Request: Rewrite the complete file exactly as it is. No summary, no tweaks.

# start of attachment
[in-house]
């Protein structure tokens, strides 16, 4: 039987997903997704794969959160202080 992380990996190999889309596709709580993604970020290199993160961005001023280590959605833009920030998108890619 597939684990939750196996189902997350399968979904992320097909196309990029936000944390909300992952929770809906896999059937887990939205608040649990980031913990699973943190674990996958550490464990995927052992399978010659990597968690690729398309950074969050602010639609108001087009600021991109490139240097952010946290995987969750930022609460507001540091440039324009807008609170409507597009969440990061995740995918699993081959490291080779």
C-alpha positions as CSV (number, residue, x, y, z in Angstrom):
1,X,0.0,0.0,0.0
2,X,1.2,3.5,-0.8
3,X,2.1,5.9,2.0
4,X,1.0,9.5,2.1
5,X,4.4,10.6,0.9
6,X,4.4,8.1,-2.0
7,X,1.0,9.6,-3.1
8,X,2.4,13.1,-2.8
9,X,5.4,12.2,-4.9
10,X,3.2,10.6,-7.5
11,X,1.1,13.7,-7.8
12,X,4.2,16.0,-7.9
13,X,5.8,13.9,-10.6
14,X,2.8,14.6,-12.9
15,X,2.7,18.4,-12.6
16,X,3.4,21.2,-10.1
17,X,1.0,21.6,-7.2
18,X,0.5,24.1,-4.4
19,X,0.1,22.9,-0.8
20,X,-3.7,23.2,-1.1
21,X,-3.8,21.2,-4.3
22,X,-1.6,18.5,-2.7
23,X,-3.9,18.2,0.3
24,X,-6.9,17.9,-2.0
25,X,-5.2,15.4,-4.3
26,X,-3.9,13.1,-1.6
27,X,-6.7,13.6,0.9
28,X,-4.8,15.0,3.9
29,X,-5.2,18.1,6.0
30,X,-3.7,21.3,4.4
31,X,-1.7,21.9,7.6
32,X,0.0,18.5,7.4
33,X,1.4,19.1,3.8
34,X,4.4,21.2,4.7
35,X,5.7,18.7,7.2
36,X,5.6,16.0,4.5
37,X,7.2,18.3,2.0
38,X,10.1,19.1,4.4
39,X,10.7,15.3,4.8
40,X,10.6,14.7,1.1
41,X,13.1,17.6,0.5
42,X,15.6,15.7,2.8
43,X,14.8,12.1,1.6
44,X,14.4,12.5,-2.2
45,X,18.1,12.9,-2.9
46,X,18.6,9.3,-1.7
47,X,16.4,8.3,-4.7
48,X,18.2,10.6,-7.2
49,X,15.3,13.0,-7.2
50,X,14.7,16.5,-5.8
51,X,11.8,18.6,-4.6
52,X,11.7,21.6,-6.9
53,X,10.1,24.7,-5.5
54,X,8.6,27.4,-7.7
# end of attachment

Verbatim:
[in-house]
């Protein structure tokens, strides 16, 4: 039987997903997704794969959160202080 992380990996190999889309596709709580993604970020290199993160961005001023280590959605833009920030998108890619 597939684990939750196996189902997350399968979904992320097909196309990029936000944390909300992952929770809906896999059937887990939205608040649990980031913990699973943190674990996958550490464990995927052992399978010659990597968690690729398309950074969050602010639609108001087009600021991109490139240097952010946290995987969750930022609460507001540091440039324009807008609170409507597009969440990061995740995918699993081959490291080779």
C-alpha positions as CSV (number, residue, x, y, z in Angstrom):
1,X,0.0,0.0,0.0
2,X,1.2,3.5,-0.8
3,X,2.1,5.9,2.0
4,X,1.0,9.5,2.1
5,X,4.4,10.6,0.9
6,X,4.4,8.1,-2.0
7,X,1.0,9.6,-3.1
8,X,2.4,13.1,-2.8
9,X,5.4,12.2,-4.9
10,X,3.2,10.6,-7.5
11,X,1.1,13.7,-7.8
12,X,4.2,16.0,-7.9
13,X,5.8,13.9,-10.6
14,X,2.8,14.6,-12.9
15,X,2.7,18.4,-12.6
16,X,3.4,21.2,-10.1
17,X,1.0,21.6,-7.2
18,X,0.5,24.1,-4.4
19,X,0.1,22.9,-0.8
20,X,-3.7,23.2,-1.1
21,X,-3.8,21.2,-4.3
22,X,-1.6,18.5,-2.7
23,X,-3.9,18.2,0.3
24,X,-6.9,17.9,-2.0
25,X,-5.2,15.4,-4.3
26,X,-3.9,13.1,-1.6
27,X,-6.7,13.6,0.9
28,X,-4.8,15.0,3.9
29,X,-5.2,18.1,6.0
30,X,-3.7,21.3,4.4
31,X,-1.7,21.9,7.6
32,X,0.0,18.5,7.4
33,X,1.4,19.1,3.8
34,X,4.4,21.2,4.7
35,X,5.7,18.7,7.2
36,X,5.6,16.0,4.5
37,X,7.2,18.3,2.0
38,X,10.1,19.1,4.4
39,X,10.7,15.3,4.8
40,X,10.6,14.7,1.1
41,X,13.1,17.6,0.5
42,X,15.6,15.7,2.8
43,X,14.8,12.1,1.6
44,X,14.4,12.5,-2.2
45,X,18.1,12.9,-2.9
46,X,18.6,9.3,-1.7
47,X,16.4,8.3,-4.7
48,X,18.2,10.6,-7.2
49,X,15.3,13.0,-7.2
50,X,14.7,16.5,-5.8
51,X,11.8,18.6,-4.6
52,X,11.7,21.6,-6.9
53,X,10.1,24.7,-5.5
54,X,8.6,27.4,-7.7